It really depends. It can be as few as two and as many as 15. It just depends on so many things. But on this one in particular we really were dealing with a lot of sexual material, so we wanted to make sure that we got as many different alts on set and improv so that we knew that if something didnít quite land right with audiences we had other options to go to. So that was a lot of what we did in this. And then just in general comedy, yeah. You shoot and you try things, but itís not the only way to do it. In Wet Hot American Summer we didnít have the time or the money to over-shoot very much. We did very few takes, very few angles and very few extra scenes. But we had the luxury of spending years working on that script while we were looking for money, and sometimes your first instincts and your limitations can be great mothers of invention as well. So I think itís a combination of things.

From there, when you go into the editing process, how can you be sure that when youíre putting it together that what you have is the best material to put forward?

Well, thereís never any absolute answer, but you through a process. And especially with a studio film where a lot of money is being spent and itís our responsibility to appeal to the greatest number of people, we do a lot of formal test screenings and a lot of surveys and research and we also just get a lot of feedback from people we trust. Just a lot of screenings, basically. And you listen to the laughs. Part of the game, though, is that you have to not take everything literally. You have to be like, ďOkay, maybe they didnít laugh, but maybe itís important to the story anyway or maybe I just believe in it anyway.Ē Itís just a constant figuring out back and forth and hopefully by the end youíve taken your best shot.

As a writer, youíve worked in both television and film. Do you have a preference when it comes to medium?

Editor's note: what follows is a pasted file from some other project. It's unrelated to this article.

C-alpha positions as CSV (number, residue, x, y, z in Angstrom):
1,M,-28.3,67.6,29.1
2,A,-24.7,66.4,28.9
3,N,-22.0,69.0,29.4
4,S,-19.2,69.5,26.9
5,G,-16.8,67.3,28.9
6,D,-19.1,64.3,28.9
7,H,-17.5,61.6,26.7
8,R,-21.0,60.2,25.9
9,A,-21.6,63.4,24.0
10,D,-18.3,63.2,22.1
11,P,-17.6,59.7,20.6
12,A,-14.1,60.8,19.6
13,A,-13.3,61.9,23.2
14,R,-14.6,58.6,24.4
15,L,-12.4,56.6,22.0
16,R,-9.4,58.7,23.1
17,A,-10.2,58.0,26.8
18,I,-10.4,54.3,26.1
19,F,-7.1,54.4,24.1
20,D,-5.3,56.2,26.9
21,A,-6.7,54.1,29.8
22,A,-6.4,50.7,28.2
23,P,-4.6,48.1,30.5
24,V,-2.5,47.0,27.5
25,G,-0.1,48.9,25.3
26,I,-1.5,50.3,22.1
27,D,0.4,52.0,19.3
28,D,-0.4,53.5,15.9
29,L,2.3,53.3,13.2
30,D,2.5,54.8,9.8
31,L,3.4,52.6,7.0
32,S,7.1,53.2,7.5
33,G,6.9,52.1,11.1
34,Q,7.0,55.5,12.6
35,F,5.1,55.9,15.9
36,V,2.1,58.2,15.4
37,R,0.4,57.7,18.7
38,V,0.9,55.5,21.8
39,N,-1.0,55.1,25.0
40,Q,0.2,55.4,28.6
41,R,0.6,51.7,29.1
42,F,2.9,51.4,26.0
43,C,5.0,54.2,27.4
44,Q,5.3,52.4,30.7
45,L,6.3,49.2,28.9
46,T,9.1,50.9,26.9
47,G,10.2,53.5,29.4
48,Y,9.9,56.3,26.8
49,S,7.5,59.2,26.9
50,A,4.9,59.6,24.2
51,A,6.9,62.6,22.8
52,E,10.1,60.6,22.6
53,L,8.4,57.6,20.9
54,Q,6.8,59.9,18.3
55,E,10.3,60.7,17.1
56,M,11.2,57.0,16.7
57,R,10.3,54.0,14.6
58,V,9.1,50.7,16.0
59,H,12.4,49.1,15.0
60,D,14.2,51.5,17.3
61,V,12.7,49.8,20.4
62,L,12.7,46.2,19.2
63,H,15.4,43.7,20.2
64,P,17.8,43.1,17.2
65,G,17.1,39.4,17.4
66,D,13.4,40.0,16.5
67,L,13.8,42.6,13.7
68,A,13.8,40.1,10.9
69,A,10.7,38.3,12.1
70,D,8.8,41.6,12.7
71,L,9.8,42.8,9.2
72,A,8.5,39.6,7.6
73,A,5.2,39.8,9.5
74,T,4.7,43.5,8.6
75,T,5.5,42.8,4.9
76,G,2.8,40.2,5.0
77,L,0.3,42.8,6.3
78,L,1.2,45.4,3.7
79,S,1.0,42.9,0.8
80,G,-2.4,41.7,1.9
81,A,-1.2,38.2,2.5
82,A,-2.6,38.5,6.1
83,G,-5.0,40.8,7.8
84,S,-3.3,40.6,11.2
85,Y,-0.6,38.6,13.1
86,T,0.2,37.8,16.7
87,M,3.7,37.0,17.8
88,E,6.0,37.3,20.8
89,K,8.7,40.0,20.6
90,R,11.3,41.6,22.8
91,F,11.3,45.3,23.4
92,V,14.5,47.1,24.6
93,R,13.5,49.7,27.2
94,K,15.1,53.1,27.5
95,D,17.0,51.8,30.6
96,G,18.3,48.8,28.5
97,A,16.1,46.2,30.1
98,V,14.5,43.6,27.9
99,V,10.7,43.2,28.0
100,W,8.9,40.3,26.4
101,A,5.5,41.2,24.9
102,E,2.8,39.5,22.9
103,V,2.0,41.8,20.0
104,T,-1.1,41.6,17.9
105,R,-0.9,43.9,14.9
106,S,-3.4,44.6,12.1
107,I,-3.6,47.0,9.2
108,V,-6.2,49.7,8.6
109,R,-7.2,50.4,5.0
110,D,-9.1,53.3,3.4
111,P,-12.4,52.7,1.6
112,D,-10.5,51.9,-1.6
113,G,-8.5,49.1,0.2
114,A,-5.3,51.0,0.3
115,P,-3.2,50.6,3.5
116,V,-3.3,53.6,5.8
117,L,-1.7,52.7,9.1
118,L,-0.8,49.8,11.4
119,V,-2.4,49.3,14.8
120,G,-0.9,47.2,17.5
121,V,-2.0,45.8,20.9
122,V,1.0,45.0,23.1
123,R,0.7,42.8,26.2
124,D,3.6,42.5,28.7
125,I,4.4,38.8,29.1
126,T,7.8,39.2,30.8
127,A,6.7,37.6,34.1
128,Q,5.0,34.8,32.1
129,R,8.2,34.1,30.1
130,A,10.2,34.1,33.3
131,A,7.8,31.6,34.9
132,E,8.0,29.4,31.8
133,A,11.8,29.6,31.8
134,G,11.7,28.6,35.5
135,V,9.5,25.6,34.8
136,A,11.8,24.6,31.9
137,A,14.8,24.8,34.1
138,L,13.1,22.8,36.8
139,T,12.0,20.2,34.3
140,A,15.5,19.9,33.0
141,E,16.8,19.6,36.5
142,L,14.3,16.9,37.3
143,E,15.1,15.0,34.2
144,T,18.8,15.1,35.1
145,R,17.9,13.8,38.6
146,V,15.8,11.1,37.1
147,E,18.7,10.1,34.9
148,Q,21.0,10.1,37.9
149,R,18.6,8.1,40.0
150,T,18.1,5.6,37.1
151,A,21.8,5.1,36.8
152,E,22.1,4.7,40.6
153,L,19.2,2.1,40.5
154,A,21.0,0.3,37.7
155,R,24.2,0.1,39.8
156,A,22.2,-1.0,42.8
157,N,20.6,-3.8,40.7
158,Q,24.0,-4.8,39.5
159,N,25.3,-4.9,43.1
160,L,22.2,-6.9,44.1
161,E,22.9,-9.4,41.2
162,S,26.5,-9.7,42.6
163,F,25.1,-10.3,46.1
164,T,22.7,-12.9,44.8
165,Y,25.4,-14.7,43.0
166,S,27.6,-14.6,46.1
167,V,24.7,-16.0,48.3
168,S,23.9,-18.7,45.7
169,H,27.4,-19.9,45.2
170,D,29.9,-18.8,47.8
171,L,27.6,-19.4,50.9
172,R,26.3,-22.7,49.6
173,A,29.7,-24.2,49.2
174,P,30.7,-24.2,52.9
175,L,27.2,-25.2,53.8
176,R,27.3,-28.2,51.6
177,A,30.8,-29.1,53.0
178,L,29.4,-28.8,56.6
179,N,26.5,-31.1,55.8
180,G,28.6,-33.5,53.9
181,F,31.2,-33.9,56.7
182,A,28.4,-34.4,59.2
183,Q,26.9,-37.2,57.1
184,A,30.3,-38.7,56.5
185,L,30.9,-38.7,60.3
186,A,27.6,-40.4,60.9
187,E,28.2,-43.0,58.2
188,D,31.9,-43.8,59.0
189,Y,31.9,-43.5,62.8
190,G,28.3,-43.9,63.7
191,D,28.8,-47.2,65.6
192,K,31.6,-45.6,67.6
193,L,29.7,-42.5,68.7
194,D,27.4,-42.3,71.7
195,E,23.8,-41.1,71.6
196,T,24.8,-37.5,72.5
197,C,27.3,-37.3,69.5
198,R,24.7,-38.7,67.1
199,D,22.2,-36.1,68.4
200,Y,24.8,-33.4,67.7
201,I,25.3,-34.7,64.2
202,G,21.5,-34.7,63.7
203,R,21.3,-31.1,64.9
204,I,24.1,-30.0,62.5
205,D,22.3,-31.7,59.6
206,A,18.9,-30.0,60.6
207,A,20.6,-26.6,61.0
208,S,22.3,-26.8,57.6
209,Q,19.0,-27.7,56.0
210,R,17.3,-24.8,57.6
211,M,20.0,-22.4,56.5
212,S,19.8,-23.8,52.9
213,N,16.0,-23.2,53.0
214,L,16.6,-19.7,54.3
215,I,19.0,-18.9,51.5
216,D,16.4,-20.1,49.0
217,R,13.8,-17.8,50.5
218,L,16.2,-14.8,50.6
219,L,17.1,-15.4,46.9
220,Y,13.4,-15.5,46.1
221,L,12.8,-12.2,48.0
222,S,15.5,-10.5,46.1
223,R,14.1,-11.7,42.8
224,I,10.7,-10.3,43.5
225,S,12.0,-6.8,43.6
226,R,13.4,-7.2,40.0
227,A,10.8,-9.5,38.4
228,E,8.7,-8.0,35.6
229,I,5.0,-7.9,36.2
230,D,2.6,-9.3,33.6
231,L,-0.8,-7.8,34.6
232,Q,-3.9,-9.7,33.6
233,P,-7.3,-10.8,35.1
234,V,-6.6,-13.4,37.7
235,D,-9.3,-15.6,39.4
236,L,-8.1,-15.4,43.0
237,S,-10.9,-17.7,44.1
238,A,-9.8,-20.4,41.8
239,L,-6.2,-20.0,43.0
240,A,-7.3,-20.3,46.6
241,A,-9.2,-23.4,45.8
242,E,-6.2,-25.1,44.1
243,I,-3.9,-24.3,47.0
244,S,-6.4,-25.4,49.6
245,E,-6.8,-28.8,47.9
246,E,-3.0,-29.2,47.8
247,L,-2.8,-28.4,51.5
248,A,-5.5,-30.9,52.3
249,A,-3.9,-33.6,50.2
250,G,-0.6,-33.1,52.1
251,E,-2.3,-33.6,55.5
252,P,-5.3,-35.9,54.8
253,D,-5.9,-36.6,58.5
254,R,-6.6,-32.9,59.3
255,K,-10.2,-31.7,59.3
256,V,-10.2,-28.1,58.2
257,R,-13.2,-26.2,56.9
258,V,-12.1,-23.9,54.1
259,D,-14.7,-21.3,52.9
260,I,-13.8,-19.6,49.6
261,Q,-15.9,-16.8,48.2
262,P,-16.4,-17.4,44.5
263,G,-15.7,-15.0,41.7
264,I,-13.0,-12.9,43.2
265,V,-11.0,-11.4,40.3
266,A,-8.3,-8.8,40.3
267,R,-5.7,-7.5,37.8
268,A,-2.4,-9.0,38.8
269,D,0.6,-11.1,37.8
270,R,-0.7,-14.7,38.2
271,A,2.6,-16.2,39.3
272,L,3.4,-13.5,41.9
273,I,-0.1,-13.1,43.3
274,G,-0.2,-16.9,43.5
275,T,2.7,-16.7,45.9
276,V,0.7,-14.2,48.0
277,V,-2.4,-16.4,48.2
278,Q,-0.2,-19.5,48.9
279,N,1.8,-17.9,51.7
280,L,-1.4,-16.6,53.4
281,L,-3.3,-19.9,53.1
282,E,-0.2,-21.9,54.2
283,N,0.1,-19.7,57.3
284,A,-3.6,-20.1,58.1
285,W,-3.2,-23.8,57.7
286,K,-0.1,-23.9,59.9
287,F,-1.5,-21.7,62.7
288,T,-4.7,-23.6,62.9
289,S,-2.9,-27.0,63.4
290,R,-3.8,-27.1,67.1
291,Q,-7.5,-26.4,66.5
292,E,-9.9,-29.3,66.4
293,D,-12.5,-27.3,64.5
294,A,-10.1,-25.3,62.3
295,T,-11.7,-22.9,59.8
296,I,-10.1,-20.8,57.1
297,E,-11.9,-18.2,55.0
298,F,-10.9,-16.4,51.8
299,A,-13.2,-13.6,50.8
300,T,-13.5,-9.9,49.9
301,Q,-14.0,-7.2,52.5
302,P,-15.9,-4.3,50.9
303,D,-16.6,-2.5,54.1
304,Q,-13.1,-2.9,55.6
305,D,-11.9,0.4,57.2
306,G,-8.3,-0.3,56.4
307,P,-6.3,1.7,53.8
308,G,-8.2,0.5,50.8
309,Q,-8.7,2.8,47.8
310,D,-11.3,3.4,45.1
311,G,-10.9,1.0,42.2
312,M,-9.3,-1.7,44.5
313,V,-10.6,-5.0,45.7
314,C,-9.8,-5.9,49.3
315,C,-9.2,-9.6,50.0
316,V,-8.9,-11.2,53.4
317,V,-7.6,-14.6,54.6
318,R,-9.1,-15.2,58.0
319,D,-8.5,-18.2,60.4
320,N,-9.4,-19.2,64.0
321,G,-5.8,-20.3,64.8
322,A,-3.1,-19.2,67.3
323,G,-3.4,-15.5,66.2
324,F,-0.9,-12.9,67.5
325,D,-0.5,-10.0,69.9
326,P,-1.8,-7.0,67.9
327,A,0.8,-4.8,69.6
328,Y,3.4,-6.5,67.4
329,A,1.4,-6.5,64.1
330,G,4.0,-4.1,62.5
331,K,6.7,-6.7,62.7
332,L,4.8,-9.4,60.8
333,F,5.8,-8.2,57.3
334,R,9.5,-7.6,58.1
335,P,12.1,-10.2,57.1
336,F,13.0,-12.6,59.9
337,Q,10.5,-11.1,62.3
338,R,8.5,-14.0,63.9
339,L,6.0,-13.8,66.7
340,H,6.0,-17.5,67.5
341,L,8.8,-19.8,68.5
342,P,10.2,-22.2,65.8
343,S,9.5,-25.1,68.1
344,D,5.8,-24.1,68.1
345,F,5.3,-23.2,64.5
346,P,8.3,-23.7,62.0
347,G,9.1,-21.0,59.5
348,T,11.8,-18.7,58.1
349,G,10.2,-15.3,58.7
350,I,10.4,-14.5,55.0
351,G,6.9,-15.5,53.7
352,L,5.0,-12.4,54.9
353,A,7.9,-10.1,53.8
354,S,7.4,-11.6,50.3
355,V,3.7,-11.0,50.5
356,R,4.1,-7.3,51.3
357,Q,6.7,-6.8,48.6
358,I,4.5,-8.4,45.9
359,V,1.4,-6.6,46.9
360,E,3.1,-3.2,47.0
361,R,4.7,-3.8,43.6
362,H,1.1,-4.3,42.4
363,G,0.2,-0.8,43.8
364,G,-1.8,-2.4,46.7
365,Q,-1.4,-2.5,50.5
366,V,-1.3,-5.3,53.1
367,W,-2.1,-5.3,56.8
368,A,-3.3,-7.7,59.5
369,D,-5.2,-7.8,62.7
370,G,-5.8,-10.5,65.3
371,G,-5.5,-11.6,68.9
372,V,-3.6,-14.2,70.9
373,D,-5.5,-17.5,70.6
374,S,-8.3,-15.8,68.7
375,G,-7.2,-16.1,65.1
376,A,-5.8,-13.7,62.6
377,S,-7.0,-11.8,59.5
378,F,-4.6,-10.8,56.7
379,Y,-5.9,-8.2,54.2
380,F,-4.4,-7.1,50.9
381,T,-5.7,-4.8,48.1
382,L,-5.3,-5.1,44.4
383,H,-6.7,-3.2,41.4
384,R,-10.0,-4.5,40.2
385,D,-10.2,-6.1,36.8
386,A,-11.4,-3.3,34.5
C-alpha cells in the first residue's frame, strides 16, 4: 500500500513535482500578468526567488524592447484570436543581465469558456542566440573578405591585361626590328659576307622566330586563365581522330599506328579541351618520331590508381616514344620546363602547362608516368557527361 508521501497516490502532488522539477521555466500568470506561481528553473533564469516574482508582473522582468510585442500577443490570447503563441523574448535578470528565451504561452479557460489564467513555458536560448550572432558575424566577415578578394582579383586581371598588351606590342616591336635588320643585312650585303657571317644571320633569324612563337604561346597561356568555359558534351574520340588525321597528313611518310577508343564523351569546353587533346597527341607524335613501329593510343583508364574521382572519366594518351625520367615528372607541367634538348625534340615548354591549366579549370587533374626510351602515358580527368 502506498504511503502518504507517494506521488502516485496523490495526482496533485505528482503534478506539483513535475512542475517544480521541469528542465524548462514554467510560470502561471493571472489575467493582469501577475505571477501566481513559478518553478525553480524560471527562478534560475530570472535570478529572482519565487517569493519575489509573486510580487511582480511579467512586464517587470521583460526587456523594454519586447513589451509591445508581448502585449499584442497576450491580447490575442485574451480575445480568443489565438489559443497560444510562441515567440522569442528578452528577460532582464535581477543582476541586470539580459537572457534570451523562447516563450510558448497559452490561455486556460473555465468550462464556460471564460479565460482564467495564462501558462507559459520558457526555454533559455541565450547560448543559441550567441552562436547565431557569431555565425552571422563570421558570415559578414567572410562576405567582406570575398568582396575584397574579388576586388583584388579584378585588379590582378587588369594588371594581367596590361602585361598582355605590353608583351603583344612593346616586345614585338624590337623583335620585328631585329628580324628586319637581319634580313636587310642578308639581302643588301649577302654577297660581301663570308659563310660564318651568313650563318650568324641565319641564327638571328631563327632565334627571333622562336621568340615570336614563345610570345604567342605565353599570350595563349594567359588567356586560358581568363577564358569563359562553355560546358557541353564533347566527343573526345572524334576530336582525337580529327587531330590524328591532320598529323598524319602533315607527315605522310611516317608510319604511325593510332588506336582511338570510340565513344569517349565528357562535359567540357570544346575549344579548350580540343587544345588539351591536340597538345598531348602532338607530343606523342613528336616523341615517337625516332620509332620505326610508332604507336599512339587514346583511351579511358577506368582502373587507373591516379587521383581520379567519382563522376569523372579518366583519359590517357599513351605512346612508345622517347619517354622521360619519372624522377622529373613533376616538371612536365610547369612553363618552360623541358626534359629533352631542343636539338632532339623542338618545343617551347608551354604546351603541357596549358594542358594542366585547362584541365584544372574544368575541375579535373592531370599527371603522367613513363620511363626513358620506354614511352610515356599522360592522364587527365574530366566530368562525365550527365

No, definitely not. Theyíre different enough that itís great to be able to do both. With something like Childrenís Hospital you have to work so fast and get the scripts written and shot and edited so quickly that you donít have time to overthink it and that lends itself to a certain greatness. Thereís a certain fun to it. And something like a movie you have a lot of time to mull over these jokes and that has its own excitement. So I hope to continue to do both.

Much like the cast, this isnít the first time that youíve written with Ken Marino, as you wrote the script for Role Models together. What is your writing process while working together and was it different while working on Wanderlust than it was when working on previous projects?

Well, itís similar to the way we did The Ten, both are scripts we did on our own on spec and we just got together in a room for seven days with the goal of working twelve hours a day and going from no idea to a finished first draft. And we did that for both of those films. Role Models, we came on to the project two months before shooting and started over with it. Otherwise we just work as hard and focused as we can and we either sit together and do it either physically together or on Skype, because we live on different coasts.